Extra, extra! News and Views June 15, 2022 – Catholic World Report
Denver, Colorado, May 7, 2021 / 12:10 p.m. (CNA).
The Bishop of Phoenix supported this week a recent letter of the Archbishop of San Francisco declaring that Catholics cooperating with abortion should not come for Communion.
“Woe to us bishops if we do not speak clearly about the grave evil of abortion and the consequences of any Catholic who participates in the act or publicly supports it in word or deed,” the bishop said. Thomas Olmsted of Phoenix. said in a May 6 statement.
He responded to a May 1 letter from Archbishop Salvatore Cordileone of San Francisco on “human dignity of the unborn, Holy Communion, and Catholics in public life.” Olmsted called it a “powerful defense of the Church’s teaching on the dignity of all human life”.
Referring to bishops who fail to clearly denounce the evil of abortion and the Catholics who support it, Olmsted condemned “a false patience and pastoral concern that year after year remains silent or speaks in abstractions as the slaughter continue with the full support of Catholic politicians”. under our spiritual care as bishops.
The Bishop warned that the reluctance to speak out in such cases is pastoral failure rather than charitable politeness.
“Such ‘patience’ is false because it is devoid of love and truth, and thus rather unmasks a deadly apathy toward one who professes the Catholic faith but whose public acceptance of abortion puts his eternal soul at risk. danger of damnation and the risk of dragging countless numbers to hell by their example,” he said.
Bishop Cordileone wrote in a May 1 pastoral letter that any Catholic cooperating with the evil of abortion should abstain from receiving the Eucharist. In his letter, he included a section on Catholic officials who advocate for abortion.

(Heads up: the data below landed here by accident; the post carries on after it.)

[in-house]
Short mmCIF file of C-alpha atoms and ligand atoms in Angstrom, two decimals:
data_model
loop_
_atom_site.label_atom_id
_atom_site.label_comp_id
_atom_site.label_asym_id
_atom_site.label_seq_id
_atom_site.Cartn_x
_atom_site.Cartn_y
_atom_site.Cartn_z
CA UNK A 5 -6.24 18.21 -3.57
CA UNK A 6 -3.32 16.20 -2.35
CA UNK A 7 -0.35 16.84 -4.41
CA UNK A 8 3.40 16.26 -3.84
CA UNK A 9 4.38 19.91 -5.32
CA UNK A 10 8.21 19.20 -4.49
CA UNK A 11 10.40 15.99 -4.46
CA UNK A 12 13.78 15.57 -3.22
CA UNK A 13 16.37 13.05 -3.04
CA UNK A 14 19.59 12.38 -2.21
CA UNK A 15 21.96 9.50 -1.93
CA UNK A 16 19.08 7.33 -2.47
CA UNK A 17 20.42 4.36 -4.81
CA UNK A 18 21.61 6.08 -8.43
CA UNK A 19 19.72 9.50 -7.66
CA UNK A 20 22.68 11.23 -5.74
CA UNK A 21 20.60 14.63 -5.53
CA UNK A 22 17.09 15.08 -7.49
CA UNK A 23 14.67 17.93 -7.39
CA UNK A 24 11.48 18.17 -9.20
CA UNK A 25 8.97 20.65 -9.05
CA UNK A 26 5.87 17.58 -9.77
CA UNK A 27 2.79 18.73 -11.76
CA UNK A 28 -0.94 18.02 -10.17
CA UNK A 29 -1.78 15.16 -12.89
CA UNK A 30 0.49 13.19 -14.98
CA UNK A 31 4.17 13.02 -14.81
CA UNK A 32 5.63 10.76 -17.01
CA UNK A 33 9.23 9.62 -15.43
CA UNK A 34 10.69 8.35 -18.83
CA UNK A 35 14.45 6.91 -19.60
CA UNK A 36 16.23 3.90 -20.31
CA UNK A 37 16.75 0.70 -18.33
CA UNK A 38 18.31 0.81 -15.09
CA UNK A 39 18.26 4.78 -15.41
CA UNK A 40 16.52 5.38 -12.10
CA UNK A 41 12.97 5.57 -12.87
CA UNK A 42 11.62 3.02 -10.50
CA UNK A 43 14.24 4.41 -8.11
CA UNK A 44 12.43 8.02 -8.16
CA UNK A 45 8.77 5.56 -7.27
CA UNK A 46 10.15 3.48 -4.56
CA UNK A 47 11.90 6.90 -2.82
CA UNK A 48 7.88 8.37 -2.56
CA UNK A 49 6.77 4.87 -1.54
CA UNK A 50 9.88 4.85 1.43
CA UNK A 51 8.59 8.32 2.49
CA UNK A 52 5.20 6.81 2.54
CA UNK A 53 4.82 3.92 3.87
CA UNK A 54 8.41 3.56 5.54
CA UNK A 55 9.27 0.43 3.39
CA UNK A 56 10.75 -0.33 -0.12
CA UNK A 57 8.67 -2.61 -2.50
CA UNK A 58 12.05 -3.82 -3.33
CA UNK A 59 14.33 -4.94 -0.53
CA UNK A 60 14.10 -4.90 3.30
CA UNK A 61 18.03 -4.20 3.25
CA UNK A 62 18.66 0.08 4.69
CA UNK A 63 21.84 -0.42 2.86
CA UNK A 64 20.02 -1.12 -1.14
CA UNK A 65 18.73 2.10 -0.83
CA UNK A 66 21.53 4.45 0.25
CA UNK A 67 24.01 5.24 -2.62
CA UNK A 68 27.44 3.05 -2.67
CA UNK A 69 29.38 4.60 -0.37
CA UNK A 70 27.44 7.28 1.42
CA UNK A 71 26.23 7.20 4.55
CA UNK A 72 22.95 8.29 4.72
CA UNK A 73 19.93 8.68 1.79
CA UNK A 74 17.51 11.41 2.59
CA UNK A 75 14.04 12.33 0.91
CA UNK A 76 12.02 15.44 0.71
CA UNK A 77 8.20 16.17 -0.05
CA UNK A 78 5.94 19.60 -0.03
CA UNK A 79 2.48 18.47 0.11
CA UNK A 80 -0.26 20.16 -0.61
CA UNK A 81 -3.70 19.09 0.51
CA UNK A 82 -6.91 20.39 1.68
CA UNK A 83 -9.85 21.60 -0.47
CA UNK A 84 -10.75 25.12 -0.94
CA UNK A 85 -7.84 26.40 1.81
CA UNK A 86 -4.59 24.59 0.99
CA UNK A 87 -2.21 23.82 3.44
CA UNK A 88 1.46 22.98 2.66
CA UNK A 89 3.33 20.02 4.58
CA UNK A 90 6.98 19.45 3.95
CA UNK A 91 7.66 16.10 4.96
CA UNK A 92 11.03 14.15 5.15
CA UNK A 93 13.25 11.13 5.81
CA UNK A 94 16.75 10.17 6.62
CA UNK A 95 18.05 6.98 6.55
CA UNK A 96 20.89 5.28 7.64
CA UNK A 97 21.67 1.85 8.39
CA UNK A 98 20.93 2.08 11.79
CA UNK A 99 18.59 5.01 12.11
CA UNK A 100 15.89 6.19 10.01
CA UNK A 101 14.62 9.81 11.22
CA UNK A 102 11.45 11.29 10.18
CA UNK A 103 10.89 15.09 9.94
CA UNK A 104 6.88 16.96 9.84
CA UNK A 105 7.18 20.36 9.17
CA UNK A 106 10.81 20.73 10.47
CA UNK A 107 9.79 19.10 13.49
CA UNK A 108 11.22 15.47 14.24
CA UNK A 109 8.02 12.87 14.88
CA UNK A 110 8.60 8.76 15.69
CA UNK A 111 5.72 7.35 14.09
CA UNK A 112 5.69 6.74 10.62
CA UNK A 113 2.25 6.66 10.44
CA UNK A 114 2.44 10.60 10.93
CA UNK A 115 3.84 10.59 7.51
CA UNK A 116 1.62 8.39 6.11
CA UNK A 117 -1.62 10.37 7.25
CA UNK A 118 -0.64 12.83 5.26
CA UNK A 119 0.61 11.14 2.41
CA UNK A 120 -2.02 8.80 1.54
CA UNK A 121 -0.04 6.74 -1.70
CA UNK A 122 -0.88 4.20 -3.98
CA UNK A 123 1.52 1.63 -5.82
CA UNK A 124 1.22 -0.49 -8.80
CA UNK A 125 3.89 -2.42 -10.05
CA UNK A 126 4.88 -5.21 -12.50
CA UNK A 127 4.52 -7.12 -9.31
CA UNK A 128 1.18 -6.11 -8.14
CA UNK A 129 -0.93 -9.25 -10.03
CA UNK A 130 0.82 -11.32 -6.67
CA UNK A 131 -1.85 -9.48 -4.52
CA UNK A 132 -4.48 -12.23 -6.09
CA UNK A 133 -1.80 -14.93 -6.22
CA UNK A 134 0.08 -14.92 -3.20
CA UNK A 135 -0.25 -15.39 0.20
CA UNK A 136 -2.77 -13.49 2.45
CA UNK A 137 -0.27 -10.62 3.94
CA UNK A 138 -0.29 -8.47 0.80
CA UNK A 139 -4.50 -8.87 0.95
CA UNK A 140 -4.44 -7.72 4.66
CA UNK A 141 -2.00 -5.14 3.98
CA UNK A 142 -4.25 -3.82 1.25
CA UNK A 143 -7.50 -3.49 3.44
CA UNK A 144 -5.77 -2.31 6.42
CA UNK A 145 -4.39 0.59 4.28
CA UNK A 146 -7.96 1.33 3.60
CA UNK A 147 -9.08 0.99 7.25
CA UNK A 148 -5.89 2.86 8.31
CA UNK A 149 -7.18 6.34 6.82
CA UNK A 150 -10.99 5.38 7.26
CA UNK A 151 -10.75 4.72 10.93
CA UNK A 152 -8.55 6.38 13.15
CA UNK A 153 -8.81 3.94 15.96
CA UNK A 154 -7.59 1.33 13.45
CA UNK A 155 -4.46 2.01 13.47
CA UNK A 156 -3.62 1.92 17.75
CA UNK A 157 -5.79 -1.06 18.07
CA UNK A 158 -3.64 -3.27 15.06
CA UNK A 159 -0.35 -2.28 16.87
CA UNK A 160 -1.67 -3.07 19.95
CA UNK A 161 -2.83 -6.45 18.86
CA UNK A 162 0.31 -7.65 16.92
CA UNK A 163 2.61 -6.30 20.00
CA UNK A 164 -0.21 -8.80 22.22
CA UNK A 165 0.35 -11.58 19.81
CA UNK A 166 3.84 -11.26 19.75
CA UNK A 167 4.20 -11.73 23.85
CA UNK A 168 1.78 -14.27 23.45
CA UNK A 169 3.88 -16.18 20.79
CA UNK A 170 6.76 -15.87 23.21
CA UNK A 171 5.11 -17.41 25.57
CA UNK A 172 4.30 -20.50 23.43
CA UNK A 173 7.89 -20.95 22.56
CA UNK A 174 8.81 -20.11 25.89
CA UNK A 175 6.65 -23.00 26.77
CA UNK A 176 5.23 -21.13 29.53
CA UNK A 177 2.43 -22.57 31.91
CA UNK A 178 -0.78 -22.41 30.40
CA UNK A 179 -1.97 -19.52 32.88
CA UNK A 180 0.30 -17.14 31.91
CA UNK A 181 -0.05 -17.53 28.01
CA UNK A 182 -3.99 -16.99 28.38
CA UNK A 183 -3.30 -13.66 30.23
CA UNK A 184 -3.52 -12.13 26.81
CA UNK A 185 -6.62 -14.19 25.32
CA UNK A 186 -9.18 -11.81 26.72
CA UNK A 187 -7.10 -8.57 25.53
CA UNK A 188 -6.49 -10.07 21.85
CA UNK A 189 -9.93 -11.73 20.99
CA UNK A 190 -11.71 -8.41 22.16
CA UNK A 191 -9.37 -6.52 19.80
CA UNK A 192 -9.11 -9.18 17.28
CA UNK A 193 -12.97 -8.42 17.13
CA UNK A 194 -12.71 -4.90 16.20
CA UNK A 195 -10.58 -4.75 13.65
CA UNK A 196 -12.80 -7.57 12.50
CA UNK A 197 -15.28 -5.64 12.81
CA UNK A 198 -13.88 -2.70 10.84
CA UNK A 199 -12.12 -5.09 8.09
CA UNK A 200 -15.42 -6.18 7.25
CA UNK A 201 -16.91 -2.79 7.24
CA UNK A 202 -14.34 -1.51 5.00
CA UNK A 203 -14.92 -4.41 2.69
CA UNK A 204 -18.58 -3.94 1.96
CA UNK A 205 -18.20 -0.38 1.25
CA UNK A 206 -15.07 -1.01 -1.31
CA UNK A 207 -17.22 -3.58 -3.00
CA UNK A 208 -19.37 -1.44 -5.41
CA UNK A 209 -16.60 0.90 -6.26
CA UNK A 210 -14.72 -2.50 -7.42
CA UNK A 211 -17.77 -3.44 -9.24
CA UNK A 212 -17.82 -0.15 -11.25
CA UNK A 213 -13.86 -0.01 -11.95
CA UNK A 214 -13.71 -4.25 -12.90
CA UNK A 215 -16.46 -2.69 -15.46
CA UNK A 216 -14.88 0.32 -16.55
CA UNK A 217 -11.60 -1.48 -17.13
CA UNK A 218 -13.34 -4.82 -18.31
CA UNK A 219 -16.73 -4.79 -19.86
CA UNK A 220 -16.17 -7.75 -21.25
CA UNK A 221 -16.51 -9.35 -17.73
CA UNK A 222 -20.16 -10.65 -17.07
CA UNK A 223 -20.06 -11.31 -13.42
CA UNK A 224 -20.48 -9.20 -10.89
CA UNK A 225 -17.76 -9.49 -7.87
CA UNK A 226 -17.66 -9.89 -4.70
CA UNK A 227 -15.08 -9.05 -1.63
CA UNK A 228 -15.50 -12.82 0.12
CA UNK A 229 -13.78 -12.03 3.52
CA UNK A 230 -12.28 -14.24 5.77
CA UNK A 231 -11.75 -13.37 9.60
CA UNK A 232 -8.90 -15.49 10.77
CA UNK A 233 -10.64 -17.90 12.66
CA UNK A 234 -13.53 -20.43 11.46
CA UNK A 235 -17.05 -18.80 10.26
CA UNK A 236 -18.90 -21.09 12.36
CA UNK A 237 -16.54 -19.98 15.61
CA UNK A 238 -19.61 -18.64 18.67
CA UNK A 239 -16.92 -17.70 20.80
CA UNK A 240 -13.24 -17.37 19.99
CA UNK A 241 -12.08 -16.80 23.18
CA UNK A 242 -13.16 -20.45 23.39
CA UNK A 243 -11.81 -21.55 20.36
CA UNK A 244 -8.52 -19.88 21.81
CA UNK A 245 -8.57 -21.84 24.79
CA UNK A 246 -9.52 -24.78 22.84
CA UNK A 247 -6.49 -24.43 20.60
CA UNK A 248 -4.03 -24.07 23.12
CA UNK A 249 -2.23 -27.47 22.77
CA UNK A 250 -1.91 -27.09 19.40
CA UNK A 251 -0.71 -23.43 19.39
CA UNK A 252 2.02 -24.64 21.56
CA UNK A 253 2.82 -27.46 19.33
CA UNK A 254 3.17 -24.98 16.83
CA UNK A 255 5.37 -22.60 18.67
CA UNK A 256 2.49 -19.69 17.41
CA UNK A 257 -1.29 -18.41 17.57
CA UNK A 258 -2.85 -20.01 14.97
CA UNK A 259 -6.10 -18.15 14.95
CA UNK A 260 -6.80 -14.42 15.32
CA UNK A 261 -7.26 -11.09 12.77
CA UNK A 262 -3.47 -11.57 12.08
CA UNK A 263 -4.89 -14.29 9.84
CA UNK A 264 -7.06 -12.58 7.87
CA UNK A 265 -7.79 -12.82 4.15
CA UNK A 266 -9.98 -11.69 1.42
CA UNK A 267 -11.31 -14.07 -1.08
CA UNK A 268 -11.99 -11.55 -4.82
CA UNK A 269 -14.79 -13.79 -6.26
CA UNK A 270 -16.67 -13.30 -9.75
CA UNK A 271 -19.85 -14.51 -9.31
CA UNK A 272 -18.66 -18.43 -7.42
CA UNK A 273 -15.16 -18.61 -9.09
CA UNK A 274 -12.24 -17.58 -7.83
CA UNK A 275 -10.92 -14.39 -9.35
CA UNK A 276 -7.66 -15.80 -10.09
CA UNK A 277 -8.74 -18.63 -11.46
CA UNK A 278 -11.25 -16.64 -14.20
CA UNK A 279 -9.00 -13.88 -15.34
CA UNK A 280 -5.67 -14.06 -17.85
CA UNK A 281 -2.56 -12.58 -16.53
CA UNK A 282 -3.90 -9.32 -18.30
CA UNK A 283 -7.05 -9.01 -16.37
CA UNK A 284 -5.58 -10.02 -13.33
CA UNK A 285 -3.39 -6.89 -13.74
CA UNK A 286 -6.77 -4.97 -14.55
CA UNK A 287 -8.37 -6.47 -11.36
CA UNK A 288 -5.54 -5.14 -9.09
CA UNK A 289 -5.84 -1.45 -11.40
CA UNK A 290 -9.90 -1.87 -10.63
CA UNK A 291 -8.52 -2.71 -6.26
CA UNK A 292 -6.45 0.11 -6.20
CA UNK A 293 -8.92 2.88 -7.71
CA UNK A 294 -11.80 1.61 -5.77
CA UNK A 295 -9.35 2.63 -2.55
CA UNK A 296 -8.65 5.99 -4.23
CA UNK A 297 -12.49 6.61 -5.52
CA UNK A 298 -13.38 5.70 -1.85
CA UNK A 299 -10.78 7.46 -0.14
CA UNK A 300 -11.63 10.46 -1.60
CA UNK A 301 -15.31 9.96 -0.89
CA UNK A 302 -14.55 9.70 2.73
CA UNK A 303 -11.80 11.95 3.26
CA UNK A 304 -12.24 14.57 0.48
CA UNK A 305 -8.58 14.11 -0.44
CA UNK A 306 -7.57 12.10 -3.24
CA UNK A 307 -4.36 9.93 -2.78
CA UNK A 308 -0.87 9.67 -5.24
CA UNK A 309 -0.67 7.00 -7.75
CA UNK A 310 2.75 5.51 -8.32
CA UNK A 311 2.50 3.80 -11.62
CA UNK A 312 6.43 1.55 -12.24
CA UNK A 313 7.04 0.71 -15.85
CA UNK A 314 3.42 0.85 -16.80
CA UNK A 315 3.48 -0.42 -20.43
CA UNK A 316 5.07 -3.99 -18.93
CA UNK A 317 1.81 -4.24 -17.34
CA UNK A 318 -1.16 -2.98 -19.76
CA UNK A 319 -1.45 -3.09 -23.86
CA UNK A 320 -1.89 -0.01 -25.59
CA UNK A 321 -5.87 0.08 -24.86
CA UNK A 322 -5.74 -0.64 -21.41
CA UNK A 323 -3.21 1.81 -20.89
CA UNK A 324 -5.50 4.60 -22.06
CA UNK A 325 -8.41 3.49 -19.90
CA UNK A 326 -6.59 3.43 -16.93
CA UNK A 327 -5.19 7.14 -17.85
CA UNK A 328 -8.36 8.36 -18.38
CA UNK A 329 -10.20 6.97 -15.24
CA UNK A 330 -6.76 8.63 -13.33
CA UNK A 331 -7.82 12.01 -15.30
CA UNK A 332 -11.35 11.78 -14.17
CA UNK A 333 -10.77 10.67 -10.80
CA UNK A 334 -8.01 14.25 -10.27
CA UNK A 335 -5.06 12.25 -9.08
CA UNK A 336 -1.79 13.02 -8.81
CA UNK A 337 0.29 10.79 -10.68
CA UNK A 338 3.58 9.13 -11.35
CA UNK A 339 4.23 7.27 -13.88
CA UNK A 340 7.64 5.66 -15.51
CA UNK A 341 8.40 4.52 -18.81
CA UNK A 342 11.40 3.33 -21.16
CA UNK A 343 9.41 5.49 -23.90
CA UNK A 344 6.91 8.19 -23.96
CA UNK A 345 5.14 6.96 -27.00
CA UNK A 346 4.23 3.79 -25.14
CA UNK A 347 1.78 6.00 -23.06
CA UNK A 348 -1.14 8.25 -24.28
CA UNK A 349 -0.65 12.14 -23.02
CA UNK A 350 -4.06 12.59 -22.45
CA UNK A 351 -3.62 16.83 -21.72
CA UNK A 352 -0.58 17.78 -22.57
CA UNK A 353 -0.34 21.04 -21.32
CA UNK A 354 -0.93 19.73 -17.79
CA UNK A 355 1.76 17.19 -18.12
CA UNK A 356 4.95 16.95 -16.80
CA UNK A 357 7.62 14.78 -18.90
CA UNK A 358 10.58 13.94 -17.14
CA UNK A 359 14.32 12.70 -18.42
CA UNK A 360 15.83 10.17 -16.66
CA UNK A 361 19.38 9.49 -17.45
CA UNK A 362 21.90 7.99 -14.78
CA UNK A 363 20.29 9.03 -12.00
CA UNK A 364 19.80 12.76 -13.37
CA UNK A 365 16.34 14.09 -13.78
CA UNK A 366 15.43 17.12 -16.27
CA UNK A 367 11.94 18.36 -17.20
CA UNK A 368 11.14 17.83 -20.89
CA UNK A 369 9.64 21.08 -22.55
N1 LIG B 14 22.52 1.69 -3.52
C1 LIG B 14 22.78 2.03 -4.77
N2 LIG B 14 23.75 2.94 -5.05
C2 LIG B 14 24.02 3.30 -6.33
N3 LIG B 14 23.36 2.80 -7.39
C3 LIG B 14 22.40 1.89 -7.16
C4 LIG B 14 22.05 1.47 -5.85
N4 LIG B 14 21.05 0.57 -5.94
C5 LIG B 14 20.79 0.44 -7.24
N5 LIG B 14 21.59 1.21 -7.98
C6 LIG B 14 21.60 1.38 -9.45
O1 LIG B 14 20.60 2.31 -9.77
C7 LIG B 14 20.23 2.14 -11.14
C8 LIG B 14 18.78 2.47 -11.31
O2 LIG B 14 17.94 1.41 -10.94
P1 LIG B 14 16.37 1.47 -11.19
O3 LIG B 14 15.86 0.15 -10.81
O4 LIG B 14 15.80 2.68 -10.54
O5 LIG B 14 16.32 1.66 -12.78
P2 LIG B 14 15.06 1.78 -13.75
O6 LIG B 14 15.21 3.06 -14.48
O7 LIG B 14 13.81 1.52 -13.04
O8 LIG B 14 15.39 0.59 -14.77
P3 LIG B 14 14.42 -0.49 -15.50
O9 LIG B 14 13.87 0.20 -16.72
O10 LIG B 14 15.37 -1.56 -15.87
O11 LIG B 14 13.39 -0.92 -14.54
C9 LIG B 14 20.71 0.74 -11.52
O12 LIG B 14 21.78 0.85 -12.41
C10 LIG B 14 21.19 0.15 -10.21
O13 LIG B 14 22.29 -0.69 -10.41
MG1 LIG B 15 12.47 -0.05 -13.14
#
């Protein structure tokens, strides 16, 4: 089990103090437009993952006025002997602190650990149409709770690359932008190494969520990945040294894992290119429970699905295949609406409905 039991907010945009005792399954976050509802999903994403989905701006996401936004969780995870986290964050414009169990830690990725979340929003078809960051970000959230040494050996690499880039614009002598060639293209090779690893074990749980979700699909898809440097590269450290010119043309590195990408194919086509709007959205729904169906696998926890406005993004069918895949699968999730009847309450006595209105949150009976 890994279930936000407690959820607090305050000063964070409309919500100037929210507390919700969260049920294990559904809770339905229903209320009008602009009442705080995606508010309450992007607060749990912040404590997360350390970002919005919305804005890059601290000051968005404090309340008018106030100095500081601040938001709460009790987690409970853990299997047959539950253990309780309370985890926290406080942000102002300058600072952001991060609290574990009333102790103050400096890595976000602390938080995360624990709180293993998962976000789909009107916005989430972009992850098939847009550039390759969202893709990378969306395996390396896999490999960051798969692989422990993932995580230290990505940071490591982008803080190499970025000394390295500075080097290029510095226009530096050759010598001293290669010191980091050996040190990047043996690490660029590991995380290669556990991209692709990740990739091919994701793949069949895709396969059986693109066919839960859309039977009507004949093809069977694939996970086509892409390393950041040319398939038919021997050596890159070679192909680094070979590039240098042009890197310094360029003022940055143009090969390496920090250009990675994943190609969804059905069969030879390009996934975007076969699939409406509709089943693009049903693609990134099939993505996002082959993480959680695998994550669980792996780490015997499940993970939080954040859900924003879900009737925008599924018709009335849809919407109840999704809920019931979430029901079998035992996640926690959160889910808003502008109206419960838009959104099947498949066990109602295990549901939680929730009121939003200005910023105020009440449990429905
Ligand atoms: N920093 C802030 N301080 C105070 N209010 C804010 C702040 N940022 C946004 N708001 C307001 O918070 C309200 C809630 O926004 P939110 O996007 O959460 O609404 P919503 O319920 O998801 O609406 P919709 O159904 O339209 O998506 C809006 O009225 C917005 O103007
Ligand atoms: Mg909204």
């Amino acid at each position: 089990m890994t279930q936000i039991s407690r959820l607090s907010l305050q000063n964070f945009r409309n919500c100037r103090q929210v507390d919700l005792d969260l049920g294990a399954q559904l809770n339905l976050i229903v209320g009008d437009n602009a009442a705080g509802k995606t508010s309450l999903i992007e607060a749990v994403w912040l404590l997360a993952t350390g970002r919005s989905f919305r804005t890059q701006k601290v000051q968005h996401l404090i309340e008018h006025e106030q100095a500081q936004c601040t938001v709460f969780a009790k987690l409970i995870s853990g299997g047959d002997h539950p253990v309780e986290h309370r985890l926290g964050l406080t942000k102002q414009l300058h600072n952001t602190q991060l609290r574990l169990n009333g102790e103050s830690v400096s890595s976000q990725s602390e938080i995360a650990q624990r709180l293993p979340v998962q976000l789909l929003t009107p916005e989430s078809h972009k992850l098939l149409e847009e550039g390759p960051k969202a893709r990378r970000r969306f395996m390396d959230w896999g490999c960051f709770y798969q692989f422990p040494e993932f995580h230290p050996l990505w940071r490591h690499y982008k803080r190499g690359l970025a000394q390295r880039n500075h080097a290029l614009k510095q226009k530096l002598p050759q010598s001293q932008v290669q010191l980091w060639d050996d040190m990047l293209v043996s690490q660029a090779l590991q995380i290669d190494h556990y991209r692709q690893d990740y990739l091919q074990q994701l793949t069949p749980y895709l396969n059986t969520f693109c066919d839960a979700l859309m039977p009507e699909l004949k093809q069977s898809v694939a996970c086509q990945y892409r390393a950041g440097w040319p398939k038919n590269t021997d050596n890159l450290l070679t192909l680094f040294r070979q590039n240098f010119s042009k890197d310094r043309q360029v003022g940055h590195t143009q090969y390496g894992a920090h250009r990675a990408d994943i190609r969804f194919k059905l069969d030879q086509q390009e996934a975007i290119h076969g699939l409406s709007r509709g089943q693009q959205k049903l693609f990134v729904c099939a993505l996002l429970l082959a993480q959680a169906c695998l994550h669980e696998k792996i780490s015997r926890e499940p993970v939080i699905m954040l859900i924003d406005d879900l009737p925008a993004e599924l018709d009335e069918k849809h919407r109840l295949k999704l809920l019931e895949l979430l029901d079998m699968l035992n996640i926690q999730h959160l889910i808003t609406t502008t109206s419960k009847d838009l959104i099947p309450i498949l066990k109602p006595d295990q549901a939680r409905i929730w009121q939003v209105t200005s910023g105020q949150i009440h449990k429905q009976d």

“You are in a position to do something concrete and decisive to stop the massacre,” Cordileone wrote, addressing these politicians. “Please stop the slaughter.”
“And please stop pretending that advocating or practicing grave moral evil – one that suffocates innocent human life, one that denies a basic human right – is somehow compatible with the Catholic faith. It’s not. Please return home in the fullness of your Catholic faith,” he wrote.
The topic of Holy Communion for pro-abortion Catholic politicians has become particularly relevant with the election of Joe Biden, the first Catholic US president in six decades.
Biden has publicly advocated for the protection of legal abortion, including codifying Roe v. Wade, the 1973 Supreme Court decision that legalized abortion nationwide. Biden has also supported taxpayer funding of elective abortions and has taken steps as president to allow taxpayer funding for pro-abortion groups in the United States and abroad.
The United States Bishops (USCCB) may address the topic of “Eucharistic coherence” at their spring meeting in June. However, if a document is presented on this subject, it will deal with the teaching of the Church on the general dignity of receiving communion, and will not constitute a specific incitement to deny communion to Biden.
A source close to the USCCB told the ANC on April 29 that at the June meeting, the bishops’ doctrine committee could present a “general document” on the general dignity for receiving communion; alternatively, the bishops could wait until their fall meeting in November to vote to consider such a document.